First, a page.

Although initially reported that former Earth Fare HR director Bethany Turon would be CEO of the new group—she had helped connect Talley to one of the early backers—Hulsing has assumed the role instead. The senior leadership includes Talley, named chief sustainability officer; Cianciarulo, a strategic adviser; and David Isinghood, a 25-year Whole Foods Market veteran also reeled in through Turon, as chief operating officer.
Isinghood, who had joined Earth Fare only months before its bankruptcy, will be “leading the charge” to reopen, Talley said.
Hulsing told WGB his review of Earth Fare unveiled some obvious business problems—what he called a “bloated” corporate office, high debt and far too many underperforming units. “It’s a concept that has deteriorated over the last couple of years, but I knew that they had a heck of a face, a heck of a strategy and I think, a heck of a following,” said Hulsing, who pledged to bring experience in health and hospitality to the team.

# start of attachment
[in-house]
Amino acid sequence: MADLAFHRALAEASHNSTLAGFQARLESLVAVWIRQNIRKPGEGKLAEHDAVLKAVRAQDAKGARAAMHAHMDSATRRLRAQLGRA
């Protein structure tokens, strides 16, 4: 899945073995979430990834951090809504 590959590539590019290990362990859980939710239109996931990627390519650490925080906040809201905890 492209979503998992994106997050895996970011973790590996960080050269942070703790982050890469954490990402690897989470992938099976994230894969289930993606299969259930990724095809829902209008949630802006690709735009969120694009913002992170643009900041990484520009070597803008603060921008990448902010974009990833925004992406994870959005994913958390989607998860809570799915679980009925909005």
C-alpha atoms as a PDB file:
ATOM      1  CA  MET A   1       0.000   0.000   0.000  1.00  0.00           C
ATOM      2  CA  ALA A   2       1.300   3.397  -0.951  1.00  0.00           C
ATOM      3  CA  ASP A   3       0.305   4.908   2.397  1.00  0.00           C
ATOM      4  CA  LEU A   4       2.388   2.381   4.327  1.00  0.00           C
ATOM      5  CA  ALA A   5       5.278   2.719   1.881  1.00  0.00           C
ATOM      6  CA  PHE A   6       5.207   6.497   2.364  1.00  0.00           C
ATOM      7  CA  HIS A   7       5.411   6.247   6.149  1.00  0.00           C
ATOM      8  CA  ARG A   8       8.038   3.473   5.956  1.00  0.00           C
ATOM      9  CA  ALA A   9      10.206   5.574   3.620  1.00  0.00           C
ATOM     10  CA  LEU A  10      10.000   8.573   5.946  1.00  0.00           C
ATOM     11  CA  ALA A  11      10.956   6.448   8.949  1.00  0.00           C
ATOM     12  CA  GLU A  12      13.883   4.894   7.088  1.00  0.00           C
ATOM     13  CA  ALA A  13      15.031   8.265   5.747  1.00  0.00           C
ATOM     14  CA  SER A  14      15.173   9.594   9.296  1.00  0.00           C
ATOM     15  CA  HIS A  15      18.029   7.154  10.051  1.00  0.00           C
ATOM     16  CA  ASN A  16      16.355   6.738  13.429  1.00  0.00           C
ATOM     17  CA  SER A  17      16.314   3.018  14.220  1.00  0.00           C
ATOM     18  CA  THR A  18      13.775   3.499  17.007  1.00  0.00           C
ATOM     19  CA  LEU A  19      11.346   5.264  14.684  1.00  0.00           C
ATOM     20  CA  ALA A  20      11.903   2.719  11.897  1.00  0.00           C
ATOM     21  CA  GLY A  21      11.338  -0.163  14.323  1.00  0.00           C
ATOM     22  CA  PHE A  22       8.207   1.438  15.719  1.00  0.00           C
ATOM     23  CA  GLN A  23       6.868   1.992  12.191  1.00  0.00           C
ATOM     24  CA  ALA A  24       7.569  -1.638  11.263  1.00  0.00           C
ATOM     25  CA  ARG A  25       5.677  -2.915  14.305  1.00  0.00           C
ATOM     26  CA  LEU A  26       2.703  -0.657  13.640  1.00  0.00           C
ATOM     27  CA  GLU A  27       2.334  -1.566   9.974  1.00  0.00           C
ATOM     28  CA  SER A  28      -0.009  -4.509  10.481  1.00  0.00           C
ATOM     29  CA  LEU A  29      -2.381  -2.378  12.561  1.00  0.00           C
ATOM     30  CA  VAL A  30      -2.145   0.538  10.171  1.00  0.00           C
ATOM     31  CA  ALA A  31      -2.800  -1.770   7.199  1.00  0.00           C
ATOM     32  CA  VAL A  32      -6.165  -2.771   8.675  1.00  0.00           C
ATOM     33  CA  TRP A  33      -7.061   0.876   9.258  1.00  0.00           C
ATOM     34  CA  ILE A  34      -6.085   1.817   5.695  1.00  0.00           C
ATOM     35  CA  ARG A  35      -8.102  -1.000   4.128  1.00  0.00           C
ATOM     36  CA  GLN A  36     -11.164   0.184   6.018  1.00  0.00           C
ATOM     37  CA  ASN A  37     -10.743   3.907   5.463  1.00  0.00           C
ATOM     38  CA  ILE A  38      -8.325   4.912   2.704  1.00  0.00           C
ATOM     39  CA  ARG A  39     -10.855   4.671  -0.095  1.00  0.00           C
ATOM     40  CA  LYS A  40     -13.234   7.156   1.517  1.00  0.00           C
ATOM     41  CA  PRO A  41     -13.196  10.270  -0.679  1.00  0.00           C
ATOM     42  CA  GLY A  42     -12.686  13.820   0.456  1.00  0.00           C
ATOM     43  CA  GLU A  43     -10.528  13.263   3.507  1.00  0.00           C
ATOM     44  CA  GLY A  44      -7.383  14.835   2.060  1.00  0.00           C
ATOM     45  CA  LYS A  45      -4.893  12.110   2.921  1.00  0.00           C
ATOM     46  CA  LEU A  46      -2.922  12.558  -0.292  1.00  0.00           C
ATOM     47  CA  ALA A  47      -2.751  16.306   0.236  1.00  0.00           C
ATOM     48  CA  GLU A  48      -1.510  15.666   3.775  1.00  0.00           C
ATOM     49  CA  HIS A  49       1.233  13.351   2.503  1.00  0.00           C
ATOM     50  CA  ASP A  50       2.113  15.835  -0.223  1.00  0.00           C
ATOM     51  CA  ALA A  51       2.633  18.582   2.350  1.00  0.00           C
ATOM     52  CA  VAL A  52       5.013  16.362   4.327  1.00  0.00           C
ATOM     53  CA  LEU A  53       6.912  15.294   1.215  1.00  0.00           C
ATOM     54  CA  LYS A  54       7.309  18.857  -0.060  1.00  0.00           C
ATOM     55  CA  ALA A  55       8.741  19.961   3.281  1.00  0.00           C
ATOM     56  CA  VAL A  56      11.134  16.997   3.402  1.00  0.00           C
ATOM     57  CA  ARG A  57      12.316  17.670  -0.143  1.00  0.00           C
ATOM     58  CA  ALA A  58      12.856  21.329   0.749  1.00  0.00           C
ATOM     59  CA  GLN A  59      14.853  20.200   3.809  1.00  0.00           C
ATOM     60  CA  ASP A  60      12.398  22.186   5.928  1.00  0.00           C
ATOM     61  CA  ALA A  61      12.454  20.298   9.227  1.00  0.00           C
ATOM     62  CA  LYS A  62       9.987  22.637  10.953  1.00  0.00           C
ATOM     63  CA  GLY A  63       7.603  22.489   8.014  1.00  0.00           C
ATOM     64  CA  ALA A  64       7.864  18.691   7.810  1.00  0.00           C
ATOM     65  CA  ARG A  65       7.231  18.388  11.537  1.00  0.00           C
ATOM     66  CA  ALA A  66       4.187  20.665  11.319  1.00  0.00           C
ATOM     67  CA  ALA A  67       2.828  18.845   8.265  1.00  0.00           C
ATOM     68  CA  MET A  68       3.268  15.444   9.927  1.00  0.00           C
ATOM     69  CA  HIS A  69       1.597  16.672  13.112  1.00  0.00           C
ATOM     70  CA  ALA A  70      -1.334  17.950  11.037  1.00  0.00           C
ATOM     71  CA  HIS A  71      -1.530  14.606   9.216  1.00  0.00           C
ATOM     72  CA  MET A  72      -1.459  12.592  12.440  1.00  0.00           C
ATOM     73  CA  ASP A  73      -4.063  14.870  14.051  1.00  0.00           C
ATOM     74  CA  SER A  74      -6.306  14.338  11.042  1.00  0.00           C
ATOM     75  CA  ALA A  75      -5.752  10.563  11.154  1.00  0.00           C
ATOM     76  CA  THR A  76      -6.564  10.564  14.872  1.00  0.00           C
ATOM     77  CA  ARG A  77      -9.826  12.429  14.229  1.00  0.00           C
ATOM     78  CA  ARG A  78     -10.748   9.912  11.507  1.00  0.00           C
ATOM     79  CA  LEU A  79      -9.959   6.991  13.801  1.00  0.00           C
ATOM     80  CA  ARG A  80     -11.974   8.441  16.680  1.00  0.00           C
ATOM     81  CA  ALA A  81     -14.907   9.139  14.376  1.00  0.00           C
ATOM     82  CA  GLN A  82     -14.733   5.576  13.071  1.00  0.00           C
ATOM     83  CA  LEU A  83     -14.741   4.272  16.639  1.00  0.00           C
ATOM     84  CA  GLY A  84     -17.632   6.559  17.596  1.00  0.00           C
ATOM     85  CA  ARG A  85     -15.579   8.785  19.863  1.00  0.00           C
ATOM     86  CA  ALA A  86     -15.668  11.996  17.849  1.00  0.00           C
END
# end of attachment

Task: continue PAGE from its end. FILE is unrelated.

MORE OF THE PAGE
“They had 155 people at the corporate office for just 55 stores, and they should have about one per store,” Hulsing contended. “We’ve got a different philosophy. We’re going to put our people in the stores and not burden them from an ivory tower.”
Talley said he believes labor cuts in stores had deteriorated customer service and cleanliness, led to higher turnover and negatively affected sales. One of the company’s priorities is to reacquire workers who may have departed over the years. One is those is Mitchell Orland, the chain’s one-time and once-again executive chef.
“Our predecessors had really cut labor below what was sustainable,” Talley said. “We’ll have a lean corporate office, and we’re going to add a couple of points to labor. That’s going to keep customers happy and staff happy, and that will help sales.”
Returning shoppers will also notice a new approach to pricing at Earth Fare, Talley said.
“We have recommitted the company to competitive pricing. Our predecessors were using a high-low strategy. That might’ve been something that came from operating drugstores, but I think it confused customers: The prices not stable or consistent,” he said. “So we’ve come in with aggressive pricing on our produce and groceries. … Our goal is to be competitive, and have consistency of pricing.”